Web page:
Juice WRLD’s mom speaks openly on her son’s battles with addiction and self-medicating
For the first time since his untimely death, Juice WRLD’s mom speaks out about his mental health and addiction struggles with Chicago’s ABC affiliate.
Juice WRLD, born Jarad Anthony Higgins, rose to the top of the charts with hit songs like ‘Lucid Dreams’ which has been played on music streaming platform Spotify over one billion times. Shortly after arriving at Midway Airport, the Chicago native died from an accidental drug overdose last December. He was traveling home to celebrate his 21st birthday.
His mother, Carmela Wallace, shared that his death was devastating and him overdosing was her biggest fear, but that she made a decision to not keep the truth a secret. Wallace said, “one thing I decided early on was, I was not going to hide the fact that he died from a drug overdose.”
Paramedics were called to the terminal shortly after 2 a.m. He was taken to a local hospital, where he was pronounced dead. The medical examiner said he died as the result of oxycodone and codeine toxicity after suffering a seizure.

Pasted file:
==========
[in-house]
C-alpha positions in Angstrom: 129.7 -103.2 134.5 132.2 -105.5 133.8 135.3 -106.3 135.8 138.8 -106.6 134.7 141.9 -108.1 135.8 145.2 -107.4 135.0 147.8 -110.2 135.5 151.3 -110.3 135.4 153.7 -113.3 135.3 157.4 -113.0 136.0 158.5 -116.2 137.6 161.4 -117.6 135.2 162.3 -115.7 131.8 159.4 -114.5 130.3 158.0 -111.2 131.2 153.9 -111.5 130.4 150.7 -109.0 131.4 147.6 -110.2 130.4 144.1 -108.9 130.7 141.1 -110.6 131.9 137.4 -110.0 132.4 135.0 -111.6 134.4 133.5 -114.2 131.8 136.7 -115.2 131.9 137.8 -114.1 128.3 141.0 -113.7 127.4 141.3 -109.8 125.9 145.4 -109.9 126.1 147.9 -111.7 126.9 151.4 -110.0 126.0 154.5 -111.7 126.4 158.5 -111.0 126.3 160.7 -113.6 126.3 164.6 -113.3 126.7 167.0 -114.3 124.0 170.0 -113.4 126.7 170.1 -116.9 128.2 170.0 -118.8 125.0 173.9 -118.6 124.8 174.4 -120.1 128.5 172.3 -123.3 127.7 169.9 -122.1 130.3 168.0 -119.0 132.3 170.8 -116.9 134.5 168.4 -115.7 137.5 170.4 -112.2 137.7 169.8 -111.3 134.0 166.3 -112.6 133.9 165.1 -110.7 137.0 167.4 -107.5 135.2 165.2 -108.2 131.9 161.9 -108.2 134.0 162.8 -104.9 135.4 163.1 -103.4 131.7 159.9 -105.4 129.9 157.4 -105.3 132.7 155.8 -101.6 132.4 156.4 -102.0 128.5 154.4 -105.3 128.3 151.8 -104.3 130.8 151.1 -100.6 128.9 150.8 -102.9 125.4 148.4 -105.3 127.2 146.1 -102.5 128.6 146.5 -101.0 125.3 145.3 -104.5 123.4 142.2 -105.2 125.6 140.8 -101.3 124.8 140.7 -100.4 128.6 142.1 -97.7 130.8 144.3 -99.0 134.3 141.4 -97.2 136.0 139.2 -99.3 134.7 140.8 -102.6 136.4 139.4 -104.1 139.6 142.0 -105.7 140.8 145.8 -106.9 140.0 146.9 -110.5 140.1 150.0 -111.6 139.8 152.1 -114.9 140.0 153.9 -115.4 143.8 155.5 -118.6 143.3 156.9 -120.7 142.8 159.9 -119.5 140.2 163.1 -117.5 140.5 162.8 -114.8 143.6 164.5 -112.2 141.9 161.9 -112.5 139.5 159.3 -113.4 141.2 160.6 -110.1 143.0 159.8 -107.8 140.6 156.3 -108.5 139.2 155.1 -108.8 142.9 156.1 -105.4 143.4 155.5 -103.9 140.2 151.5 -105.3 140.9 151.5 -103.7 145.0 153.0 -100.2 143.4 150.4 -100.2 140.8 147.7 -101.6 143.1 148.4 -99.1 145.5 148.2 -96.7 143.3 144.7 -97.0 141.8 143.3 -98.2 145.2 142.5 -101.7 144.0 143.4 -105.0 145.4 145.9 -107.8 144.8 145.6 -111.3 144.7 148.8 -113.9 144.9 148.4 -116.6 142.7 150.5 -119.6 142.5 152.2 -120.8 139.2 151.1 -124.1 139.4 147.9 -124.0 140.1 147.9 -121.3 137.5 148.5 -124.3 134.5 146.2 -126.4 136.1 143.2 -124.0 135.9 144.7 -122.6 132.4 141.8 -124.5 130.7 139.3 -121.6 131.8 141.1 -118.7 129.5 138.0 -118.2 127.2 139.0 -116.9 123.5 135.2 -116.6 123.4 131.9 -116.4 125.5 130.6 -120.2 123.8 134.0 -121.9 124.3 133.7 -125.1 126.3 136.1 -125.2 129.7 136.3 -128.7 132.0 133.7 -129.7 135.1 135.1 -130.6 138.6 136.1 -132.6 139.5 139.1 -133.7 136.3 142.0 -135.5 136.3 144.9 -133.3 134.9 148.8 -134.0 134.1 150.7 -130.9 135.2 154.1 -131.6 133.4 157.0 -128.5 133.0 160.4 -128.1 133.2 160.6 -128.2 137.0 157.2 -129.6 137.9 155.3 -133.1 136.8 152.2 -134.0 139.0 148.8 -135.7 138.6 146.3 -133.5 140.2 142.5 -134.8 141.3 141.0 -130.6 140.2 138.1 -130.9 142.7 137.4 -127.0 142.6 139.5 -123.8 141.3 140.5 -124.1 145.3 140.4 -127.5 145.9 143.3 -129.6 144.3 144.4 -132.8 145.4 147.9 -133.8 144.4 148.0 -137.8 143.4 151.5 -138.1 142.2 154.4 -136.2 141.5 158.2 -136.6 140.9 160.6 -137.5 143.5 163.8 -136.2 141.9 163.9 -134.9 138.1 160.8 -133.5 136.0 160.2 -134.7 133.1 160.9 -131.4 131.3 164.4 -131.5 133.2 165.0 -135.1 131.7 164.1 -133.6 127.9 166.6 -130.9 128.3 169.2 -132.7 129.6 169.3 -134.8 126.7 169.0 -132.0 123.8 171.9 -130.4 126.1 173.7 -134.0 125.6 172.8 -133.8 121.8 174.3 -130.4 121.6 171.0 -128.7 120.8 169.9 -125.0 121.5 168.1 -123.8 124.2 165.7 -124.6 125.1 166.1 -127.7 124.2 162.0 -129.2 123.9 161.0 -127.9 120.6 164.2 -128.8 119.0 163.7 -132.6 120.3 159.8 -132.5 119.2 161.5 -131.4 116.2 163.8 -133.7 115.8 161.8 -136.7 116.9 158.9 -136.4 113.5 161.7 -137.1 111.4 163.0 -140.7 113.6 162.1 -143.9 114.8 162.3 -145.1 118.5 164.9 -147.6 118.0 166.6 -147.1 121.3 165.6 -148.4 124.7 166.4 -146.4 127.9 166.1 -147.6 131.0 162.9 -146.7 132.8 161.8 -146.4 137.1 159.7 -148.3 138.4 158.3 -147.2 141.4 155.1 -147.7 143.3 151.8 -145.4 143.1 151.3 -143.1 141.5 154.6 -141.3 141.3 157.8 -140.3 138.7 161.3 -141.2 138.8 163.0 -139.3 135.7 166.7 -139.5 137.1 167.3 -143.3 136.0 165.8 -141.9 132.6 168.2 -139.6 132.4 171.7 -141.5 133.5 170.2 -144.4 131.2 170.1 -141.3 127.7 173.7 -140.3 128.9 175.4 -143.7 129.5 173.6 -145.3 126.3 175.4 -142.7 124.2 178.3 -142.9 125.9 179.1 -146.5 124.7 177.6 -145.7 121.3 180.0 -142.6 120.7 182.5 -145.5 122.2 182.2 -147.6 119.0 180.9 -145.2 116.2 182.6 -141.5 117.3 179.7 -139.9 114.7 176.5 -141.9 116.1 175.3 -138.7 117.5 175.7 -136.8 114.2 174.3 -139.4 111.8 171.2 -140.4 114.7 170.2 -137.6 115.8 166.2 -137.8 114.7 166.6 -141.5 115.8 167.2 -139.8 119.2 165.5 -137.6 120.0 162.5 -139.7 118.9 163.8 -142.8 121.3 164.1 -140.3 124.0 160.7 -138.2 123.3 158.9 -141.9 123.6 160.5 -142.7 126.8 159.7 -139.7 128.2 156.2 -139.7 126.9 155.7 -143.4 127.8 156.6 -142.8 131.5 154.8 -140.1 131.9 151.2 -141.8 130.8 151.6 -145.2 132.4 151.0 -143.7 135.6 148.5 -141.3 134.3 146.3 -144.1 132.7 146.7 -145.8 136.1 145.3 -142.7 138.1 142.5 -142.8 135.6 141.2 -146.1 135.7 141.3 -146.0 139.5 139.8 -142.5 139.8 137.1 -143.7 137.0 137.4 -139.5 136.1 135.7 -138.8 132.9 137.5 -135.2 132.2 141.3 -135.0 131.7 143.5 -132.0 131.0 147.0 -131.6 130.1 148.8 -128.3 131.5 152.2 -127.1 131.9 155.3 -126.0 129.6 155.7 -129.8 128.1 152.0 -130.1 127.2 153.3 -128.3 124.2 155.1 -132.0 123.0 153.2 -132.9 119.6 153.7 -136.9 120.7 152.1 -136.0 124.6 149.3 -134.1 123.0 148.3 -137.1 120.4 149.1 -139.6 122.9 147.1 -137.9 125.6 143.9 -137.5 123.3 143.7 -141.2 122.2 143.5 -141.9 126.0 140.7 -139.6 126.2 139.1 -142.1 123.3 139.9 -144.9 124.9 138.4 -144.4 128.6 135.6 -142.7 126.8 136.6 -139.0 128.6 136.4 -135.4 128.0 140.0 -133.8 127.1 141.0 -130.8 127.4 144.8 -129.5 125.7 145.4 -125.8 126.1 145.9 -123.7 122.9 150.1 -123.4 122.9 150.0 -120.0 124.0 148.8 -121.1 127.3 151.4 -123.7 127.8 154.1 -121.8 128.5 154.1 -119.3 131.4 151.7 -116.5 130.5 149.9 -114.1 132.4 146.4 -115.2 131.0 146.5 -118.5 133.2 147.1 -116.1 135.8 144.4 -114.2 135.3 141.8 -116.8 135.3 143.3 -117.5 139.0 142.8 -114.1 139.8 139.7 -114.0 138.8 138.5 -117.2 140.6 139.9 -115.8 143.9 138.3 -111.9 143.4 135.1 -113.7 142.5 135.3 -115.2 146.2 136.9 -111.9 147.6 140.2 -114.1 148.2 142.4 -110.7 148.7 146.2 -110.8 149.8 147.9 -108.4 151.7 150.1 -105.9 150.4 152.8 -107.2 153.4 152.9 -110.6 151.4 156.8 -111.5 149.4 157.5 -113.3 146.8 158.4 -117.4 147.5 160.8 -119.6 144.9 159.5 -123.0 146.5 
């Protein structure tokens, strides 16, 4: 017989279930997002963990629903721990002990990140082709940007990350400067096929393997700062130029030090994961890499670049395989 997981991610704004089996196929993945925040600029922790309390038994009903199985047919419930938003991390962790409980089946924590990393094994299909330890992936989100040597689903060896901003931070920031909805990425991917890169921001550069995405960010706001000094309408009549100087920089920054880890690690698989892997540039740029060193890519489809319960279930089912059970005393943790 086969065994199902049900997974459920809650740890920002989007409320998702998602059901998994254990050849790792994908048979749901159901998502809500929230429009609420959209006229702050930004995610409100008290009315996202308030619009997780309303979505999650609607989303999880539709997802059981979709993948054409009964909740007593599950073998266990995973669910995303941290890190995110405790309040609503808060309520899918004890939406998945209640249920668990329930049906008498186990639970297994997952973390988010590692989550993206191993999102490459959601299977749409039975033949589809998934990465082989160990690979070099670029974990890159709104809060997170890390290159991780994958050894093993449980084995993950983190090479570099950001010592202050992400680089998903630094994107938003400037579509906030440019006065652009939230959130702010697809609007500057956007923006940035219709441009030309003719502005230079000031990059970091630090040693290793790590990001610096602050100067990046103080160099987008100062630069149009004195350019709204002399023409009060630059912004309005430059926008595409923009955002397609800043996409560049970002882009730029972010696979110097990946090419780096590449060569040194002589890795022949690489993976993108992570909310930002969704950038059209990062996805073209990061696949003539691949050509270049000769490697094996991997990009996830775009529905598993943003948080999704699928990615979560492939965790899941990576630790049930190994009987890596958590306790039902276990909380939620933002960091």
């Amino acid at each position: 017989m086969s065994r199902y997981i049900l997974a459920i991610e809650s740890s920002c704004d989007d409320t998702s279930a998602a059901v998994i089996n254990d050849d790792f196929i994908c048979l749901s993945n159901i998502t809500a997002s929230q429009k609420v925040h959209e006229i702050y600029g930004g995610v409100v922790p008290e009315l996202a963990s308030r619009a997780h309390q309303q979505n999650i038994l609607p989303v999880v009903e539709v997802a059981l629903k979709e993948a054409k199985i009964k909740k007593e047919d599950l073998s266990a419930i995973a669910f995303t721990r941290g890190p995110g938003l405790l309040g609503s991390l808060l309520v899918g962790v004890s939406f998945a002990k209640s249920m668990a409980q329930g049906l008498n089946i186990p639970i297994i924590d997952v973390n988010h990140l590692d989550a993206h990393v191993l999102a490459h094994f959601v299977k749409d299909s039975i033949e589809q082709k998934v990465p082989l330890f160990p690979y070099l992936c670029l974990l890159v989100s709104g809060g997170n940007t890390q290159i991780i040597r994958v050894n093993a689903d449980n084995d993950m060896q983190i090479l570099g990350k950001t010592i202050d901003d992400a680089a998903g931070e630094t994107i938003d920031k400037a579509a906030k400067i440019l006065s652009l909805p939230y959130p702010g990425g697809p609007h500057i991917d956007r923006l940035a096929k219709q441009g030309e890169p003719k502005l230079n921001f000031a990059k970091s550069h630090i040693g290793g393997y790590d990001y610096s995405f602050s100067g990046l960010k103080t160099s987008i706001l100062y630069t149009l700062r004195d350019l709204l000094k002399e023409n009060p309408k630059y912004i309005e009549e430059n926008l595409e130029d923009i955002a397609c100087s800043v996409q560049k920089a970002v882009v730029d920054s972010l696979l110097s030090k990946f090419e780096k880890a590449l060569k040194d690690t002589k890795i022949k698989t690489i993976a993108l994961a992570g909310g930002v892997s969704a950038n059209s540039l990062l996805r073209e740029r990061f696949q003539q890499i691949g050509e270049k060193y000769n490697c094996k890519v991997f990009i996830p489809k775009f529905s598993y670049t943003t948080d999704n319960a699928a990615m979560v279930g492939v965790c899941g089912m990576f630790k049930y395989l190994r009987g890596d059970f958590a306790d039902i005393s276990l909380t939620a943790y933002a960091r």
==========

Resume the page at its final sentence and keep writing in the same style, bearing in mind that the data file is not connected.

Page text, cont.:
“I didn’t want to keep that secret because a lot of people deal with that every day,” Wallace said. According to Wallace, she and her son had open communication about everything, including his struggles.
“I said, ‘if you have anxiety, then you need to get medicated properly for it instead of medicating yourself,” Wallace said she told her son. “I talked to him about it. I told him my biggest fear was him overdosing on the stuff. That’s why I made the decision I have to talk about it with other people. I can’t keep that as a secret.”
Juice WRLD vs Jarad
Even though the world knew the rapper Juice WRLD, Wallace said she didn’t treat him like a celebrity. “Juice WRLD was an icon but Jarad was my son,” she said. “I didn’t treat him like a celebrity. In fact, the first time I saw him perform, it was in Chicago. I forget where, but I saw the crowd and I saw the girls and ‘take a selfie with me.’ He was pumped up. He was still living with me at the time and when he came home, I said, ‘take out the garbage,’ because I just wanted him to stay humble.”
Wallace said she wanted the tragedy to be able to help others with mental health issues and drug addiction, so she started a foundation called “Live Free 999” in his honor.
She said her inspiration for the name came from a slogan on his favorite jacket. She turned the 666 upside-down. “That’s our objective with our foundation. Normalize the conversation, so it has to start with me,” she said. “I hope it’s what he wanted, was a legacy of healing. To let people know that you don’t have to suffer alone.”